The Start Point Lighthouse sits out on a craggy peninsula flanked by the purple moor grasses and rush pastures of South Devon. On the hillside, a trio of sheep have sky blue circles painted on their backs to denote their ownership. It’s an elevated perch where each of the 360 degrees offers a spectacular view. But at the moment, the tourists and locals along the walking path are only looking down to the water, where giant bluefin tuna are smashing mackerel, creating explosions that get closer and closer to shore.
Did that bluefin just bust 50 yards from the beach? And as long as we’re italicizing questions, What is going on with the incredible resurgence of bluefin tuna in the United Kingdom?
The Start Point Lighthouse’s beacon can be seen in nearby Plymouth, one of the most storied maritime communities in the Western Hemisphere. After all, it is that Plymouth, the Mayflower Plymouth, the Plymouth that gave the rock in Massachusetts its name. Today, the coastal city in southwest England, which celebrated its 400th birthday in 2020, is the gateway to a growing bluefin fishery. Similar to the bluefin revival in Southern California, the numbers of Atlantic bluefin tuna in the waters off Europe, and the United Kingdom in particular, have increased significantly in recent years. It has inspired a recreational catch-and-release fishery where captains are tagging fish and serving as citizen scientists.
In 2021, the Centre for Environmental Fisheries and Aquaculture Science (Cefas) initiated the Catch and Release Tagging (CHART) program where a limited number of charter vessels are approved to tag-and-release bluefin to learn more about their movements and behavior. In 2022, the CHART program recorded 631 charter trips, 1,755 participating anglers, and 1,090 tagged fish.
Twenty-four charters were licensed tag-and-release vessels in 2023, one of which is Fortuna Charters, owned and operated by Capt. Mark Jury. His boat, Fortuna II, is a 41-foot fishing catamaran built for the sporty seas that the English Channel often serves up. But to the daring salt goes the spoils: In October 2022, Jury caught and released 94 fish in one 14-day stretch, including one day where he landed 17. That said, blue migrations are a mystery, so this phenomenon isn’t guaranteed to last.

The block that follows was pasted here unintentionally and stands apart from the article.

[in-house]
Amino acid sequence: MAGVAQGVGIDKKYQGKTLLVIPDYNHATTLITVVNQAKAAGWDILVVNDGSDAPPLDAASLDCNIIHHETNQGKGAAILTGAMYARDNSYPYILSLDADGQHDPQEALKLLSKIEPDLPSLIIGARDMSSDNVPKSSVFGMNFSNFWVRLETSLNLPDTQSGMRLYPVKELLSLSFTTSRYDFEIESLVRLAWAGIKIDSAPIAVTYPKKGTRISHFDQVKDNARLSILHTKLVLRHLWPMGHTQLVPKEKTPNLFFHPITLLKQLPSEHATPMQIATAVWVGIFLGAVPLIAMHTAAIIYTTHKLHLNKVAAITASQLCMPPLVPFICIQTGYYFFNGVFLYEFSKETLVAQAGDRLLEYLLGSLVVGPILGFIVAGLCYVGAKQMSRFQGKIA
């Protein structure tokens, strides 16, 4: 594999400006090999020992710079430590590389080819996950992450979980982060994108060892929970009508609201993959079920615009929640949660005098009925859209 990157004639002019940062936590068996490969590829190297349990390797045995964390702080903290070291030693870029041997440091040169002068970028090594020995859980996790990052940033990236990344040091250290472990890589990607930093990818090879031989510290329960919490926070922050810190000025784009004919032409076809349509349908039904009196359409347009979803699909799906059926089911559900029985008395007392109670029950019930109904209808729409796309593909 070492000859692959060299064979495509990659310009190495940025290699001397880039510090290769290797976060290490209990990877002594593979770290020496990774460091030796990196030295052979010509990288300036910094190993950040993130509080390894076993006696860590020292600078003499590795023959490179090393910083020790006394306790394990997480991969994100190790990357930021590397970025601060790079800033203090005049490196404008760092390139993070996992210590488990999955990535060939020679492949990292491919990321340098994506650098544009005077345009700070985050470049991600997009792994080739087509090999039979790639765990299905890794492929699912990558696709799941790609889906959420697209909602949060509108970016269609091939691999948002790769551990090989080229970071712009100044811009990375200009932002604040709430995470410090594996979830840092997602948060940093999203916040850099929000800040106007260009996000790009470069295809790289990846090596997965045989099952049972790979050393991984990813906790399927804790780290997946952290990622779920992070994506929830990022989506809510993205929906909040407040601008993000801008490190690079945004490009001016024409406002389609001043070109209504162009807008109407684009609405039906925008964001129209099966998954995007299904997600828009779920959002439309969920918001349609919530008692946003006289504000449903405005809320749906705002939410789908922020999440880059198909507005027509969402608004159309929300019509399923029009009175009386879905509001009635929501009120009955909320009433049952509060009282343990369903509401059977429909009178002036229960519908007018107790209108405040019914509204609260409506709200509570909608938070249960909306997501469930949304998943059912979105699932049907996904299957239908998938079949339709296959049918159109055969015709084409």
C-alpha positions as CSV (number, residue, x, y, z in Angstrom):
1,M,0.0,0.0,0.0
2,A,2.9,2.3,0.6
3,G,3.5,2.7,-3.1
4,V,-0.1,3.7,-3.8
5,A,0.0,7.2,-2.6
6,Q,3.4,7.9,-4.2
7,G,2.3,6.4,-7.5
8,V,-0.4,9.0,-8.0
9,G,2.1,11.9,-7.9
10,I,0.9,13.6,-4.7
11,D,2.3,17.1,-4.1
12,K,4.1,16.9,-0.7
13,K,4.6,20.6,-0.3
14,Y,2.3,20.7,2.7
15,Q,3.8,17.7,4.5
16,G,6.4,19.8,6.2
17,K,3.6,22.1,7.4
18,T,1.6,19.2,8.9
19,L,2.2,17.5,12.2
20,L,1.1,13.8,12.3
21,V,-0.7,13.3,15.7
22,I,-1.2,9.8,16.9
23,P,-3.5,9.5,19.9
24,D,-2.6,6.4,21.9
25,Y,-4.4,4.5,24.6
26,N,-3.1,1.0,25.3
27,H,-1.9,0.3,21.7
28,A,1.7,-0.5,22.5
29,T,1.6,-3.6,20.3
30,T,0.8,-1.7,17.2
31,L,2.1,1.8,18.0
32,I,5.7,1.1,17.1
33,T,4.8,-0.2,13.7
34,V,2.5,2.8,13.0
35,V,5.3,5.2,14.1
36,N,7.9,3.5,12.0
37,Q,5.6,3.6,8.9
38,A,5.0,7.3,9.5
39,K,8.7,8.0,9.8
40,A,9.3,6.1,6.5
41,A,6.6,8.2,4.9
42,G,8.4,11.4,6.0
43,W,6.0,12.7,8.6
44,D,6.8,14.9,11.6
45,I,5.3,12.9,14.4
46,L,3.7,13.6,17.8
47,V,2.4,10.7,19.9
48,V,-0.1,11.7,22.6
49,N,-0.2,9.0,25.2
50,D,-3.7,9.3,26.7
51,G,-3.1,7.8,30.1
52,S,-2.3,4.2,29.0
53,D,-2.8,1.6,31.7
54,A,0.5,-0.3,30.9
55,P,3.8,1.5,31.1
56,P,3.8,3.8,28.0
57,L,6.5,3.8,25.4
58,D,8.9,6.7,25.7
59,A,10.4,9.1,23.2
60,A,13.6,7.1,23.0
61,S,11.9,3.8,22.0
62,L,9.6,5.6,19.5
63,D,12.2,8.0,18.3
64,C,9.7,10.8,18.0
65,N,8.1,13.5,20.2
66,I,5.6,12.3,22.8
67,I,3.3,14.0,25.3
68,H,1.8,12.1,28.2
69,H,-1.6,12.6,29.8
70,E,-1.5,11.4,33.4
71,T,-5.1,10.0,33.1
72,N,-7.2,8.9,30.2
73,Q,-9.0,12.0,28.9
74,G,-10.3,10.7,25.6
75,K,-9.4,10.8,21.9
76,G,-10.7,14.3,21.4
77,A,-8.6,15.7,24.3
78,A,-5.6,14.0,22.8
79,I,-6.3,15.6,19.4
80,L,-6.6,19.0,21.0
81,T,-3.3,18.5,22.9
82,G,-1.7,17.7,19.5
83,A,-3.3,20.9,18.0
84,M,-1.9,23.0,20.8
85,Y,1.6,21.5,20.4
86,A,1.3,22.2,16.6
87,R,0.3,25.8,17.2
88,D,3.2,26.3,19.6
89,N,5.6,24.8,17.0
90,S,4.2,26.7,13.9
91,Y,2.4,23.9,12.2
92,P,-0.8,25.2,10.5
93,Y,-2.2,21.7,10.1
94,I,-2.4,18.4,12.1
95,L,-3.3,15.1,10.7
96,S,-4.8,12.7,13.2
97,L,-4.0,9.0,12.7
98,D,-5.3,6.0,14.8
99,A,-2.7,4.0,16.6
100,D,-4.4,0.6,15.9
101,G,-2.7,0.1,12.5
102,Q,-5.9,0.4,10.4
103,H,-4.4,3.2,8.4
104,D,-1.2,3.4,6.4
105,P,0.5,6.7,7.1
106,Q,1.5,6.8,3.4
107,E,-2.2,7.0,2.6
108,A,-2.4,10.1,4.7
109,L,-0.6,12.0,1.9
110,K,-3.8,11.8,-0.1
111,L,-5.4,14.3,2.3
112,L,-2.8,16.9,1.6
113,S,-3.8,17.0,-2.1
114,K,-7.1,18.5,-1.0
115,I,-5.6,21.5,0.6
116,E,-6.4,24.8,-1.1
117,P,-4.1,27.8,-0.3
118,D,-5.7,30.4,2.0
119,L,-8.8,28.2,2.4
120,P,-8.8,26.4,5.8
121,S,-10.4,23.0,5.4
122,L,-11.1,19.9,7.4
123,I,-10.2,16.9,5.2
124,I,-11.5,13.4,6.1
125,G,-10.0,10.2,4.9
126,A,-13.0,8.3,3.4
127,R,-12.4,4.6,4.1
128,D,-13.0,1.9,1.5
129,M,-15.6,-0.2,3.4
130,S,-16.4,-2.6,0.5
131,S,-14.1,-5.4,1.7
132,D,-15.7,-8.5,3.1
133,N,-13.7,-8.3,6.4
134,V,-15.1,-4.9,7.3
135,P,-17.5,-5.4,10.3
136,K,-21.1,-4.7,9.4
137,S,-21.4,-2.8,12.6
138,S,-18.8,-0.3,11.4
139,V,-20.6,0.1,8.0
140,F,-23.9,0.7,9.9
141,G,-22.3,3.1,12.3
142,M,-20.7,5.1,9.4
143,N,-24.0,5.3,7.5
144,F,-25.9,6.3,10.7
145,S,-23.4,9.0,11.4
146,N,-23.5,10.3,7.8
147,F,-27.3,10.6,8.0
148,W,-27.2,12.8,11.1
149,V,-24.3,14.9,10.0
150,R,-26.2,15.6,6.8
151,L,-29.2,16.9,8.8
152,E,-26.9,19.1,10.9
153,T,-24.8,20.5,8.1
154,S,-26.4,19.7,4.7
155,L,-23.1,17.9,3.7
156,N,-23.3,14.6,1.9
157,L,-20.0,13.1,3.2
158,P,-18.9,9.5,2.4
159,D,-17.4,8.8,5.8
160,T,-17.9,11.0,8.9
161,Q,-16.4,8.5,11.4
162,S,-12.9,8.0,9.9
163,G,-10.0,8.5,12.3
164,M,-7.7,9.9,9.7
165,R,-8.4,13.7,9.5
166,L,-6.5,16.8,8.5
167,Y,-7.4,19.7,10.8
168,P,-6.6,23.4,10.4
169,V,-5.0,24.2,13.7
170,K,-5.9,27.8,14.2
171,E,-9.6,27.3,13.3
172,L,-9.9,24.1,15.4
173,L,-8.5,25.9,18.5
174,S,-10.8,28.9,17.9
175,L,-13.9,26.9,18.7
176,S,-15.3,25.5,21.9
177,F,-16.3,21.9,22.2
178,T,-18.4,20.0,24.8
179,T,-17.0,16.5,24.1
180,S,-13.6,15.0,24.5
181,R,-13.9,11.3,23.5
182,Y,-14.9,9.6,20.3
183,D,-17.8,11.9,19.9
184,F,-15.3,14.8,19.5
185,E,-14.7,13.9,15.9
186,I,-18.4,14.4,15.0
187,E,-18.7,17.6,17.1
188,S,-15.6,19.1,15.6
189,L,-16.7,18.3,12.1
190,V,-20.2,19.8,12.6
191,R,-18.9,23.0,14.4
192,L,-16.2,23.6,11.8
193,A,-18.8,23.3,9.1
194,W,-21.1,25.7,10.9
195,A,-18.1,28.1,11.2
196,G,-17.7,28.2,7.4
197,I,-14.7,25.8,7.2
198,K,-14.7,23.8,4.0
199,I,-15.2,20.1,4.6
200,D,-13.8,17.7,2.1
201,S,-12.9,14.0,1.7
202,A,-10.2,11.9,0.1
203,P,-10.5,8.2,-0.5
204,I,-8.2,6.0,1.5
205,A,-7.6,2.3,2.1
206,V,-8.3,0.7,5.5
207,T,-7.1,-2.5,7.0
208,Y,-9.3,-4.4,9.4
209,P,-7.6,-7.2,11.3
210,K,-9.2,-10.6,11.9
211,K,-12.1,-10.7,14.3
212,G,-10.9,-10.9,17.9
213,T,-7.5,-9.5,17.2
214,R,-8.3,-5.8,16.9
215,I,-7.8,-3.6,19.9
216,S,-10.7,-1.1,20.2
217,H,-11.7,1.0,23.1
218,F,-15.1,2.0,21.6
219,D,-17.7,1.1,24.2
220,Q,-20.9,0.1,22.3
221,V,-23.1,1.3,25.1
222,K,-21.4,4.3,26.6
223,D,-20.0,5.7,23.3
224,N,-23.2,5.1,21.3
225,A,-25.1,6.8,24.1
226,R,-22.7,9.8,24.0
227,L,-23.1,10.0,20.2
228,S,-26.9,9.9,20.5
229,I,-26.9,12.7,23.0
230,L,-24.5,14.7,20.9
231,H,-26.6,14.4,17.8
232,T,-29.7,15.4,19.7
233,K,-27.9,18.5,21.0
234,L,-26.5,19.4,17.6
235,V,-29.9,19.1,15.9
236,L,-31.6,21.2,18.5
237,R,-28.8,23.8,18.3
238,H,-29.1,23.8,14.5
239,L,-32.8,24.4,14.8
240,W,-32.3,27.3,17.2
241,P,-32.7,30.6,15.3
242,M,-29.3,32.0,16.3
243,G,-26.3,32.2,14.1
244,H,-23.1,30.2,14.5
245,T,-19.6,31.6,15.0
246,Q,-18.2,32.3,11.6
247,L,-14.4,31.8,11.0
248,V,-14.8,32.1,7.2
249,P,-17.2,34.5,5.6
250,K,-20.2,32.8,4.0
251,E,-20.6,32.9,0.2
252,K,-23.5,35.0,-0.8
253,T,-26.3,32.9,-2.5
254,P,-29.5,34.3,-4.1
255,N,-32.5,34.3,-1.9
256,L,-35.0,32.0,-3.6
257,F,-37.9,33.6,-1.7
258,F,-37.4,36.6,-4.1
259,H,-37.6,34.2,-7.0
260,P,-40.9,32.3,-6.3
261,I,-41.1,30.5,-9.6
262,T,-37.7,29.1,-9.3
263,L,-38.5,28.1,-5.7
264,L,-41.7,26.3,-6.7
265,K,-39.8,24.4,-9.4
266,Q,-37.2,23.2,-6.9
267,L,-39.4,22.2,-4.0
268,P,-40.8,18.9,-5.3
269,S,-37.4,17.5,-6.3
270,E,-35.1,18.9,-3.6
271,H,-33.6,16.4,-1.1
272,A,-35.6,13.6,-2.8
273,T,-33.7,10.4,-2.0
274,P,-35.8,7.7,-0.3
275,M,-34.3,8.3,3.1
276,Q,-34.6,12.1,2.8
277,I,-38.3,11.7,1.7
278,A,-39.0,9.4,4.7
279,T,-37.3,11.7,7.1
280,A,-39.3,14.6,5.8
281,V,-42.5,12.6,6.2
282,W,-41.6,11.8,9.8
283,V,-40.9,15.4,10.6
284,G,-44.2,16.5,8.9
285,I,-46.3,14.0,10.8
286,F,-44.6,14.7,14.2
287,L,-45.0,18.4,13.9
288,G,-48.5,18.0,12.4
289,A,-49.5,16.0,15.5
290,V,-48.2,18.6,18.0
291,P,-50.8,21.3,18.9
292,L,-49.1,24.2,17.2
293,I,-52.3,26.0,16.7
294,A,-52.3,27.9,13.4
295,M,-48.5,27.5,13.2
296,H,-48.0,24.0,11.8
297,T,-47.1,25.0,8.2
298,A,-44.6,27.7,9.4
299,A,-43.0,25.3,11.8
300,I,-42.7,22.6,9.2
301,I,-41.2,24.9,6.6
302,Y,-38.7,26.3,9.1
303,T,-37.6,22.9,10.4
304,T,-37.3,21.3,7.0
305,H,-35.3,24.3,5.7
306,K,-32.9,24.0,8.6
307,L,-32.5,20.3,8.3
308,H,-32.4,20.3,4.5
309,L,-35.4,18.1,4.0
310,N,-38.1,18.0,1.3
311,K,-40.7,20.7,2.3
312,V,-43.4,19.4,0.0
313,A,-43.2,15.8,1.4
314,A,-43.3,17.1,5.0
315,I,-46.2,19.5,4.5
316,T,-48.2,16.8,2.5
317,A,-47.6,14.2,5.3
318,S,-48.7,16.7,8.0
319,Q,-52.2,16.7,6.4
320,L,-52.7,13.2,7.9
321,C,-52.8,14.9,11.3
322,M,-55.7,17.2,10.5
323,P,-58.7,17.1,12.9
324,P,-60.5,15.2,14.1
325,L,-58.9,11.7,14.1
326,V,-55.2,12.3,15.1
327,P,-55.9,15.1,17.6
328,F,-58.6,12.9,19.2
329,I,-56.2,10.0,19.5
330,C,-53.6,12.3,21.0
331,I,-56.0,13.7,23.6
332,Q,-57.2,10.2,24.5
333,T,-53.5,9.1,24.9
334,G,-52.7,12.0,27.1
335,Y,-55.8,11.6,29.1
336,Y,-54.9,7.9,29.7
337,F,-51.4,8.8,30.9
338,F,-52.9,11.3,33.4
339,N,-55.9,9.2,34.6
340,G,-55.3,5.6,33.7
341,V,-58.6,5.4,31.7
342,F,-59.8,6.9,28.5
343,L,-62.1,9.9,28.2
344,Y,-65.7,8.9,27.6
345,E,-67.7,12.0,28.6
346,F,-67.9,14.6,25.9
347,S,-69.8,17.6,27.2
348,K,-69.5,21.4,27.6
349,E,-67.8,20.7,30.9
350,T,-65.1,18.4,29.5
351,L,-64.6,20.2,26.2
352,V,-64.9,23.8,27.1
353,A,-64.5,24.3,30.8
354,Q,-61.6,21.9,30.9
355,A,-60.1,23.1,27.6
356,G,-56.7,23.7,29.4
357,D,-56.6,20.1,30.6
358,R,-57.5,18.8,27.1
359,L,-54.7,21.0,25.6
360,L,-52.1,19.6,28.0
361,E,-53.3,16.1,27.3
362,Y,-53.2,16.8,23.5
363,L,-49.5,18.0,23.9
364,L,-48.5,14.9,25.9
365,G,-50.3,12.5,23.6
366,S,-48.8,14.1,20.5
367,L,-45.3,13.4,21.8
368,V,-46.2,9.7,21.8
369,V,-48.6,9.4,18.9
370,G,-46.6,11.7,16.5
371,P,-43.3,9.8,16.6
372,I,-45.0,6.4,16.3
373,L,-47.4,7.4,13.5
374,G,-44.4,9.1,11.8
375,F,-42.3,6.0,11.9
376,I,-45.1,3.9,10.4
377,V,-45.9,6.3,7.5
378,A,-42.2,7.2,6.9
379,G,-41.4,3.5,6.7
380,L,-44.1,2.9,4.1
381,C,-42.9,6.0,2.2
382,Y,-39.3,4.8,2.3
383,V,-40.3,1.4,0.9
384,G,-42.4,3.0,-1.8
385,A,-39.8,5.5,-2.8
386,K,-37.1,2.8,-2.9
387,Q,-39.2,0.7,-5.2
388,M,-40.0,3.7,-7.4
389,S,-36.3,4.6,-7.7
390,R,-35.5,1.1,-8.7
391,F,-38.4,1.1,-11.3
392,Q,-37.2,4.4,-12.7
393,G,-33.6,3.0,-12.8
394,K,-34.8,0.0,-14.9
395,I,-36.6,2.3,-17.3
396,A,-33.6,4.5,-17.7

Planning a Trip
When to Go: While details for the 2024 season have not been announced yet, as a general rule, the season runs from mid-August to mid-December.
Where to Go and How to Get There: Unless one has patience for purgatory, it’s best to avoid Heathrow and opt to fly into Gatwick instead. For our recent trip in October 2023, we flew direct from Orlando to London on American: an eight-hour flight. It’s a four-hour road trip through rolling hillsides to Plymouth. Don’t be surprised when in Hour Two you look out the car window and ask, “Isn’t that Stonehenge?” (Yes, it was Stonehenge. And the $30 ticket is worth it.) As you get closer to Plymouth, the streets get increasingly narrow until it’s just one-lane country roads bordered by hedgerows and stone walls, creating the most charming traffic jams you’ll ever experience.
Skip the hotels and inns if possible. Plymouth and the nearby towns of Noss Mayo and Newton Ferrers have surprisingly affordable Airbnb and VRBO rentals. While Plymouth is bigger and more industrial (dockyards, naval base, a population of 265,000), Noss Mayo and Newton Ferrers are quaint seaside villages straight out of a snow globe, both only 20 minutes from Plymouth Yacht Haven.
What to Expect: It’s downright gobsmacking to watch a man protected only by leather fishing gloves wire a 700-pound bluefin. “Ninety-nine inches!” Jury exclaims as he hangs over the gunwale to measure the giant. The tag—a thin, yellow tube—is placed below the base of the second dorsal fin. This would be the biggest of the 17 bluefin caught-and-released over four days.
Fortuna II is quite the comfy cat. Its 16-foot beam allows for a sizable salon with more perks than most charter boats. “Should I put a kettle on?” asks Andy, the mate. Everyone politely declines on Day One. By Day Four, the whole crew is enjoying tea, and sure I’ll have another biscuit, thank you very much.
While the trademark English gloom and fog took over some days, the weather was mostly beautiful, the seas bouncy but not uncomfortable. It’s stand-up fishing with 80- and 130-pound conventional reels clipped into a harness, with one eyelet clipped to the transom should a giant send you overboard. The CHART program forbids live bait, so it’s all artificials fished with spreader bars. Aside from bluefin, wildlife abounds in these waters. Shearwaters glide above the whitecaps following schools of mackerel. Minke, pilot and fin whales are common sights. Porpoise cruise and leap between the cat’s hulls while underway.
It’s all cool breezes and hot tea until—zzzzzzzzz!—the left long goes off. Then it’s choreographed chaos. Andy hastily clears the spreader bar. Jury descends from the bridge, belting joyful obscenities, acting as if it’s his first fish of season.